Project Handel: Messiah 03

A violin floating in the sky



My piece was inspired by Handel & Haydn Society’s own violinist Aisslinn Nosky. I chose to create a centrally focused digital painting of a Stradivarius violin surrounded by a Byzantine style pattern frame. I wanted to bring the religious content of Handel's Messiah into my piece subtly, so I decided to paint the violin in the style a venerated religious icon might be shown in art.

A cartoon drawing of an orchestra


Pen and Ink

For this project I endeavored to do justice to this classic production. My method of inspiration for this piece was simply listen to the performance, and translate what I heard into visual imagery. The pressure to create something that would match this prestigious work was high, but I persevered through this to create a piece that I believe perfectly encapsulates my experience with this well pedigreed oratorio.

A figure ascending from a crowd


Mixed Media

For this piece, I decided to go with a rather unconventional viewpoint for the Ascension, a pivotal and iconic moment from Handel's Messiah. With a viewpoint provided in the first person, as opposed to the more common third person, my piece has let the viewer look through the eyes of divinity. The piece utilizes both acrylic paint and digital painting to establish a sense of modernity and texture. It is through this combination that the paint can show through, each brushstroke defining a fold in Jesus's clothing. I decided to go through with this alternate angle when it came to exploring a moment that has not exactly been viewed at such a perspective.

A long haired pregnant woman in red



As a Jewish person, a piece of music primarily about Jesus, who is not the messiah to me, was complicated to create artwork for. And as a transgender man I am very familiar with the feeling of my body not being mine, so this piece is also deeply personal in how I connected to the music and the verses. In the end I decided to lean into those feelings about religion, to the benefit of the piece. This piece is about how Mary’s body was not her own, and how many times our bodies are not ours.

A stained glass work of Christ


Ink and Digital

My piece is inspired by the lines in Isaiah 60:2–3. I also took inspiration from my experience attending Catholic school to help reinforce my concept. The idea to style the piece as a stained glass window came from the times I would zone out during weekly mass and just look at the stained glass windows and the reliefs that depicted the 13 stages of the cross. I chose to depict Jesus as a brown man with curly hair because I never really accepted the idea of Jesus being a man with fair skin and blue eyes and much prefer what Jesus might have actually looked like given the location’s racial and ethnic background.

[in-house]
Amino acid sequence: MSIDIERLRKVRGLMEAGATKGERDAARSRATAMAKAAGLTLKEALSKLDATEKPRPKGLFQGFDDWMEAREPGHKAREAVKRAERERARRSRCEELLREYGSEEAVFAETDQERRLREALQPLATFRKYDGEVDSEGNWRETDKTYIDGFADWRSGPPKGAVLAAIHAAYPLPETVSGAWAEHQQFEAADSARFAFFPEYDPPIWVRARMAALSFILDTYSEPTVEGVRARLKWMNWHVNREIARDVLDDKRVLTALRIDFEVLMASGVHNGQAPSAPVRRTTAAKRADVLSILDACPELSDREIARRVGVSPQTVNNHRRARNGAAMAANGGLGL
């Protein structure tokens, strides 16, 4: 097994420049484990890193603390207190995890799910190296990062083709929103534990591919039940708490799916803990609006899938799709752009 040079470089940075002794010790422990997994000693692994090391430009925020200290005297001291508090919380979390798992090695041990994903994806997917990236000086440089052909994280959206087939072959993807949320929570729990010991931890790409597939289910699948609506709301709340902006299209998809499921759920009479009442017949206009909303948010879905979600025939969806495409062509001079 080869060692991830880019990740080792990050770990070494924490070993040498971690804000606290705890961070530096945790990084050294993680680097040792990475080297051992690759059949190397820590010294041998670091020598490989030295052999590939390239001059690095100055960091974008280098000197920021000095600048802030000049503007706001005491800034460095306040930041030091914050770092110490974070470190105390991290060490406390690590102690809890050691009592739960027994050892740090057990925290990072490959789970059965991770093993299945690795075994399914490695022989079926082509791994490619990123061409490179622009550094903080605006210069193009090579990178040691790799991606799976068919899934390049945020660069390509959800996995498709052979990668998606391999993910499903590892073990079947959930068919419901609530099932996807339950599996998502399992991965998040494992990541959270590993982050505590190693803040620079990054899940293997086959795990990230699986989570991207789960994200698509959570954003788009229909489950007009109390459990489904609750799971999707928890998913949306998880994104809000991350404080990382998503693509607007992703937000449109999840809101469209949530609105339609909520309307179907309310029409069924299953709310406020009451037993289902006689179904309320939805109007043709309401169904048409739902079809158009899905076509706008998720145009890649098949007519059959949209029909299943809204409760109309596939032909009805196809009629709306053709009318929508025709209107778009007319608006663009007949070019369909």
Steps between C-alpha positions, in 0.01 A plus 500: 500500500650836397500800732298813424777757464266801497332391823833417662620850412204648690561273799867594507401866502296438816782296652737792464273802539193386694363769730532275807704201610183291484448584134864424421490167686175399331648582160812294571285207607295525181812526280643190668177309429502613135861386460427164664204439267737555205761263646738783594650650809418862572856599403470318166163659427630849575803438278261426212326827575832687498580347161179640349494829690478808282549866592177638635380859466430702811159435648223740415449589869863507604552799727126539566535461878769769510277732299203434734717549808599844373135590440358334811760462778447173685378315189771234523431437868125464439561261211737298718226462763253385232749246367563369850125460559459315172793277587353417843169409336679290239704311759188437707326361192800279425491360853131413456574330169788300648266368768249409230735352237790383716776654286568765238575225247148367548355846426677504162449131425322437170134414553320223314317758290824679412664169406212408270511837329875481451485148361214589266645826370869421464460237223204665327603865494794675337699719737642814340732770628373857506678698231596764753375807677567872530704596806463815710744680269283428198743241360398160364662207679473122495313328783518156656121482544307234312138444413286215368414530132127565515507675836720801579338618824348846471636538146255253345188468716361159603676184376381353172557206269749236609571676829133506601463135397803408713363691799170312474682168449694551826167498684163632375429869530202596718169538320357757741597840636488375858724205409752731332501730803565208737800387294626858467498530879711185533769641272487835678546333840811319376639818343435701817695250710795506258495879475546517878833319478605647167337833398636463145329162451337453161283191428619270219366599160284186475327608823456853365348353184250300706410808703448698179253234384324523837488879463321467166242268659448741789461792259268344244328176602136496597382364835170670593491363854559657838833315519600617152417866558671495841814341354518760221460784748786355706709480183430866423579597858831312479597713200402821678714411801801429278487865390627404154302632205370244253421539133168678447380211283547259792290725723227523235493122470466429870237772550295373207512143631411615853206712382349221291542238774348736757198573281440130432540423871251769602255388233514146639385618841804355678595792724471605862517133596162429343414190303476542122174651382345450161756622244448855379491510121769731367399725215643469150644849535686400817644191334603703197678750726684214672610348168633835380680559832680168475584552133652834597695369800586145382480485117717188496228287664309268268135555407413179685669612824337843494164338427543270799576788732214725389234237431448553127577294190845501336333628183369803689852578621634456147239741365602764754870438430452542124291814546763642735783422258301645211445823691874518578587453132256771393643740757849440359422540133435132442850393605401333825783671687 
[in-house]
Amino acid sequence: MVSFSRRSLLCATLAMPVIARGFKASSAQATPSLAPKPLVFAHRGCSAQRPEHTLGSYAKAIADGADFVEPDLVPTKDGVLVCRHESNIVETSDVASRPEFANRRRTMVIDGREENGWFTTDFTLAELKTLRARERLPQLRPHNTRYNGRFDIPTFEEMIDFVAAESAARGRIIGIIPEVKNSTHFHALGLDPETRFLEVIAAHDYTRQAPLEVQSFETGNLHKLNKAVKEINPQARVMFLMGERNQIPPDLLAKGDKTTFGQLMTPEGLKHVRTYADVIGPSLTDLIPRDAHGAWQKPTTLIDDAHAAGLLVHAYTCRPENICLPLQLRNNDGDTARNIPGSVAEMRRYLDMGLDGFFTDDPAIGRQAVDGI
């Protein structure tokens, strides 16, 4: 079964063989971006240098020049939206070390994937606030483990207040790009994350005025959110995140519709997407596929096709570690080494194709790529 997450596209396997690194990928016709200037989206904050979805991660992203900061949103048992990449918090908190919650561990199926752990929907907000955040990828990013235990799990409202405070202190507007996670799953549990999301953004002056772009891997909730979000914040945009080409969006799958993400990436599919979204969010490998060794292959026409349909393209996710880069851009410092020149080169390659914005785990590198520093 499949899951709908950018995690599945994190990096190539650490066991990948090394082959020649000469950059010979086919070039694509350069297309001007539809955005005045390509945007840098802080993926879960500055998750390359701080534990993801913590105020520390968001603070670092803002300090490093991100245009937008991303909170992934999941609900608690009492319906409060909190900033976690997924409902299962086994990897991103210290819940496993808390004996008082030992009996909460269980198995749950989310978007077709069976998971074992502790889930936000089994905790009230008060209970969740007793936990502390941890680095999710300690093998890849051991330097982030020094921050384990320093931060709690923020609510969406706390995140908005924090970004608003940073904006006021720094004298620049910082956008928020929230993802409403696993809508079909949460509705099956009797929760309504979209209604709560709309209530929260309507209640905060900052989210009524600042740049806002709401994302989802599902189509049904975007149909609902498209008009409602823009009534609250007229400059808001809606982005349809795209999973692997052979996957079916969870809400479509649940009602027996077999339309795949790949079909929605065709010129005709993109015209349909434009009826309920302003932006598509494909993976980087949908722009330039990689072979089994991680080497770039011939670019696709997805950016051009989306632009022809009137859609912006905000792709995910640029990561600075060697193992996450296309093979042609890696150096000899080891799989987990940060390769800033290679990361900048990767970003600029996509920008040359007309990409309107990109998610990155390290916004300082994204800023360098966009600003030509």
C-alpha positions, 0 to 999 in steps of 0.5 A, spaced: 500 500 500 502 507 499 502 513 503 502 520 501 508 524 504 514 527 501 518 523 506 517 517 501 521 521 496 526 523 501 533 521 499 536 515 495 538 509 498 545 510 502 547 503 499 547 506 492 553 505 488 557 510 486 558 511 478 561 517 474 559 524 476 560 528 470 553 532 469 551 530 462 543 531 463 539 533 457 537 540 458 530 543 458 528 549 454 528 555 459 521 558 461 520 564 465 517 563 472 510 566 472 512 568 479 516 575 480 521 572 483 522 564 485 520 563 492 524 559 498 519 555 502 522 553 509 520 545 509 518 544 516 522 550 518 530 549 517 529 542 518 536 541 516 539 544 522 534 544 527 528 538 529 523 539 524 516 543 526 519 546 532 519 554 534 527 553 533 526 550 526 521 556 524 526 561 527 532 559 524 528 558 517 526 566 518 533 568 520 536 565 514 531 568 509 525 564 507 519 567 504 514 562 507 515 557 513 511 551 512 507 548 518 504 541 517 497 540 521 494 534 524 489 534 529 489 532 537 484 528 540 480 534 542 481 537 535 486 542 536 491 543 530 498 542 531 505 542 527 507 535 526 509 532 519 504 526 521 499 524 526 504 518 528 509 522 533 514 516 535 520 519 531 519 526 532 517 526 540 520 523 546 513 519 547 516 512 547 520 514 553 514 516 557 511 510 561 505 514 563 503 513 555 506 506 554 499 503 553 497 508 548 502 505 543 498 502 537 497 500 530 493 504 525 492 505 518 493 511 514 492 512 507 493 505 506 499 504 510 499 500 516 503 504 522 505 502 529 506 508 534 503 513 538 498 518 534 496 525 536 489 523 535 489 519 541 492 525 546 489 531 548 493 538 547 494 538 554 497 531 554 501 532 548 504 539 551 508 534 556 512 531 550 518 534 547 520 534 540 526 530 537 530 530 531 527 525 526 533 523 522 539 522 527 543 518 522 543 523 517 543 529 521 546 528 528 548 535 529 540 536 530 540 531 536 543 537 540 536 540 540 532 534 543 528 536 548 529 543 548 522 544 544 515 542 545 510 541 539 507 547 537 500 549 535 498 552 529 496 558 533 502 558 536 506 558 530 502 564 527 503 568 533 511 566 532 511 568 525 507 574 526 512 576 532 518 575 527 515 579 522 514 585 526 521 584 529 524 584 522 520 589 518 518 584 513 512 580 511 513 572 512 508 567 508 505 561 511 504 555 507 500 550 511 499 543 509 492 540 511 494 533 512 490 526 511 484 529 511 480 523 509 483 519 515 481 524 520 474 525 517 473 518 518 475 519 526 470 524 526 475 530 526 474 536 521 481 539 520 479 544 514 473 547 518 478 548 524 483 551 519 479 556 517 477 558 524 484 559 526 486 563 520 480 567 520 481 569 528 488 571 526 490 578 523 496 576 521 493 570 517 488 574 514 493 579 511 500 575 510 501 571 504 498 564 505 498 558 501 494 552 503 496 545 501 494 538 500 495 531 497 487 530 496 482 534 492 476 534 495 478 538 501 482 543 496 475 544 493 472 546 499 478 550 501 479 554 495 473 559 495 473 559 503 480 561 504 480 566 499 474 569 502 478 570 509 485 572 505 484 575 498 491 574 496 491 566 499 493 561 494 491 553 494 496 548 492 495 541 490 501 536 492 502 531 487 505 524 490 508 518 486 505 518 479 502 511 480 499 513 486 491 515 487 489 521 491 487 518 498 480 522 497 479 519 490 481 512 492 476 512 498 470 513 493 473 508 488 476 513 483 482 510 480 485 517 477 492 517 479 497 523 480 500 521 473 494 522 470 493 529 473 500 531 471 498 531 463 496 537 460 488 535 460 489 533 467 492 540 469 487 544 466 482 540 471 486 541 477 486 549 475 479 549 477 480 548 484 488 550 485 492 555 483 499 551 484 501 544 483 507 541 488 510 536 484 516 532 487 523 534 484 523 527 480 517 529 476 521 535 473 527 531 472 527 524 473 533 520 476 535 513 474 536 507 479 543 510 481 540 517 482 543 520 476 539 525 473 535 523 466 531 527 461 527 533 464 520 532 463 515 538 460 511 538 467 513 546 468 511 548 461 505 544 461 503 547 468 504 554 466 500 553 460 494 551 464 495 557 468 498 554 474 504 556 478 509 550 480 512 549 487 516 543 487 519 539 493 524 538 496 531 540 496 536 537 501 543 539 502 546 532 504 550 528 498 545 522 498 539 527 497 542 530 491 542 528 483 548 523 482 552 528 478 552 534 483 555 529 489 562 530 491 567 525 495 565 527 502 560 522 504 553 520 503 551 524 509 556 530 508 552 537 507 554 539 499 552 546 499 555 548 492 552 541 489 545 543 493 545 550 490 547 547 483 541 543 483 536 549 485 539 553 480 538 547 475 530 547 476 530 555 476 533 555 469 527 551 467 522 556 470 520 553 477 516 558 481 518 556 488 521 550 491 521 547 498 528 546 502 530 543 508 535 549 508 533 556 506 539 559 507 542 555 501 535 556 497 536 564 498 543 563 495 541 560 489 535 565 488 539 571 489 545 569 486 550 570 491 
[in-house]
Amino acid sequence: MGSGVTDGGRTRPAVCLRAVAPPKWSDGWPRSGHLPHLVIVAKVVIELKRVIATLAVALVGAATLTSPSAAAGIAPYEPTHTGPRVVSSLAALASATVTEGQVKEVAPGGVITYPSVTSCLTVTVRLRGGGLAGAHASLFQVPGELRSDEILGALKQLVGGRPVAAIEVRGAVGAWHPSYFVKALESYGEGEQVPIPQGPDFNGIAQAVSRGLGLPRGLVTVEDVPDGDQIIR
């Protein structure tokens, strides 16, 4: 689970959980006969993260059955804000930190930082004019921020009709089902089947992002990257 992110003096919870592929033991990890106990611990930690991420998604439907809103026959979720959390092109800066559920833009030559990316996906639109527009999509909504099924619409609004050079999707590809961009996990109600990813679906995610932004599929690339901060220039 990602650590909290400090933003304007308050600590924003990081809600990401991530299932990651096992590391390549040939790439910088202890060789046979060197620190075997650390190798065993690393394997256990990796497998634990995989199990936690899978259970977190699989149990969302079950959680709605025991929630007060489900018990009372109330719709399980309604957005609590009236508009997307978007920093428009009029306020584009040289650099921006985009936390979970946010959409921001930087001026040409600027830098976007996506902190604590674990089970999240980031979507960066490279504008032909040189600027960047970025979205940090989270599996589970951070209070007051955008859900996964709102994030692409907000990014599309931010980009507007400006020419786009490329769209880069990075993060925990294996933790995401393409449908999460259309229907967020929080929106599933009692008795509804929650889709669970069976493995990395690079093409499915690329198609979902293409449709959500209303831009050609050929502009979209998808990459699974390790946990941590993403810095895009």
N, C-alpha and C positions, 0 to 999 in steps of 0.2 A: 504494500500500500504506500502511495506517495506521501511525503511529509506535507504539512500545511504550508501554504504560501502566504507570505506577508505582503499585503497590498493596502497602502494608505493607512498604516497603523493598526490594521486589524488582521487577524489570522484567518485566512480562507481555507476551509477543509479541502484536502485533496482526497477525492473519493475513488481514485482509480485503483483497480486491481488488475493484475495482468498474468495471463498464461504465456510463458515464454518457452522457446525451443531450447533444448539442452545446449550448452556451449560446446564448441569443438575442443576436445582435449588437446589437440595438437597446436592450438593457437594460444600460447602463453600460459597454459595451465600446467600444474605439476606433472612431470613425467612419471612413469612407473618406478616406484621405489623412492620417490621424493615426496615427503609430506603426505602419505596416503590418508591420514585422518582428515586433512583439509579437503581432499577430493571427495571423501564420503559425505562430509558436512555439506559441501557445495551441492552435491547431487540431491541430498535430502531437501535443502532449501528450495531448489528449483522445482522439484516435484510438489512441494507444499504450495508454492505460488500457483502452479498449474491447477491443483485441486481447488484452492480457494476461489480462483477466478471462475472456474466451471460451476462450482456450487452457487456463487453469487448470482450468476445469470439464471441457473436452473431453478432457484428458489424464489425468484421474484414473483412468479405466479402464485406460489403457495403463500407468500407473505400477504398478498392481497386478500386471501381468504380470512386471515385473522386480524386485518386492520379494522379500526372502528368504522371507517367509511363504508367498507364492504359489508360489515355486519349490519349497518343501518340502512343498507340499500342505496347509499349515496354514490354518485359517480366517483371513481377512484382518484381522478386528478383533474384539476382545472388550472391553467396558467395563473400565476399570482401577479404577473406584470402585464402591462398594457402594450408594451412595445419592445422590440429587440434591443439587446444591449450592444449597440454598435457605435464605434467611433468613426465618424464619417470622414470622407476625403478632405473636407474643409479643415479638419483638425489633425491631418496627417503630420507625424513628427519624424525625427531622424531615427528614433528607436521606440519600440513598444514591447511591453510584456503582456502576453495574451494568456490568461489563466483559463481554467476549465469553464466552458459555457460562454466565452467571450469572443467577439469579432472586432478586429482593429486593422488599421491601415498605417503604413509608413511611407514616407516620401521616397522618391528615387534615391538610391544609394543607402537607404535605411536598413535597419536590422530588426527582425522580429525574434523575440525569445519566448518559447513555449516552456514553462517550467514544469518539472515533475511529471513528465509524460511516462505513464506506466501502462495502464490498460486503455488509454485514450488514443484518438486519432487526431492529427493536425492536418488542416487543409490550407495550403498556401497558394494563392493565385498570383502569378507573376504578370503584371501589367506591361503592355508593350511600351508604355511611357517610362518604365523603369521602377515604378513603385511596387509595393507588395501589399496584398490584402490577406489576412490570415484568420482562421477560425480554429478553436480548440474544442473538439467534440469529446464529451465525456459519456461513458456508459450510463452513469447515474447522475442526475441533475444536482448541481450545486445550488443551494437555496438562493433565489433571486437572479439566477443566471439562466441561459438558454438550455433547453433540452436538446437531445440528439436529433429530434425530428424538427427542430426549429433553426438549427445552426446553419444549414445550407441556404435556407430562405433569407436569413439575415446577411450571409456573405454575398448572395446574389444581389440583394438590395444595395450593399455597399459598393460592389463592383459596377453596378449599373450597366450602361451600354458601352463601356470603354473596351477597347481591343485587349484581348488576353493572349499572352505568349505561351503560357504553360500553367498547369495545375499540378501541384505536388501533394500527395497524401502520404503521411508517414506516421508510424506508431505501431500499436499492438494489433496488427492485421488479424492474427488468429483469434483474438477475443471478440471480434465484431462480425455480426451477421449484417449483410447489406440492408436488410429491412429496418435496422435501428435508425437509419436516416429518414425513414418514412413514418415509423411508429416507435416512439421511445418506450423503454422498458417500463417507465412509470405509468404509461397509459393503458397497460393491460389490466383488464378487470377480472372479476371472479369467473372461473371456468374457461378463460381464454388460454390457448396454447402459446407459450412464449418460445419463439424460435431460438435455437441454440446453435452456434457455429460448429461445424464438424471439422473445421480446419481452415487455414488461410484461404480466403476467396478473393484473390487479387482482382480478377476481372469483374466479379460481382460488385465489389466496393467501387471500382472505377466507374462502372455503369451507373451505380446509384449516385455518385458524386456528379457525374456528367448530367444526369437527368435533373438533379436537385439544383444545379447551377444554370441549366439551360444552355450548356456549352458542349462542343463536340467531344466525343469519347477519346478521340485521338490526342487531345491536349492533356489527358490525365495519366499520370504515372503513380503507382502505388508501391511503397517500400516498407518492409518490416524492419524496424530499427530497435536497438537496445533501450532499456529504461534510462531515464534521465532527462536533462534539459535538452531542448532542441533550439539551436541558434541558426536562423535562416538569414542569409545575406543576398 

A giantess shooting an arrow



For this piece I responded directly to the text of Handel’s Messiah. In the Part I the tenor accompagnato sings “...cry unto her [Jerusalem], that her warfare is accomplished, that her iniquity is pardoned.” I found these lines striking and imagined the spirit of Jerusalem shown as a woman waging war. I have always identified with warrior goddesses because of their ferocity as well as their archetypal maternal nature. Together these traits create a strength and righteousness that is terrifying and beautiful. I drew from references of ancient Israeli women to embody this spirit, and convey the duality of this line in the text.

A shepherd holding a lamb



Handel’s Messiah tells the story of Jesus Christ using relevant Bible verses as its text. In this piece, inspired by Messiah, I chose to depict the Virgin Mary in the role of the Good Shepherd, and Jesus Christ, the lamb of God, as one of her flock. To me, Saint Mary is one of the key characters in the story of Christ as his mother, and I wanted to emphasize the importance of the role of women in faith, while still keeping the relevant themes of the original piece of music.

A drawing of Handel with Christ and angels



Handel’s Messiah holds a lot of history, which is why I based my piece off of Handel’s process rather than the music itself. This period of time was grueling on Handel, a time where he only thought of music and barely ate. My piece is specifically inspired by the moment where Handel finished writing the Hallelujah Chorus of Messiah. It is believed that Handel cried out to his servant with tears in his eyes that he had seen Heaven and the great God himself. My piece shows Handel sitting at his desk surrounded by a snowy forest with God and his angels amongst the stars above him. I wanted to create a dreamlike atmosphere that would evoke some of the emotion that Handel must have experienced while triumphing through his composition.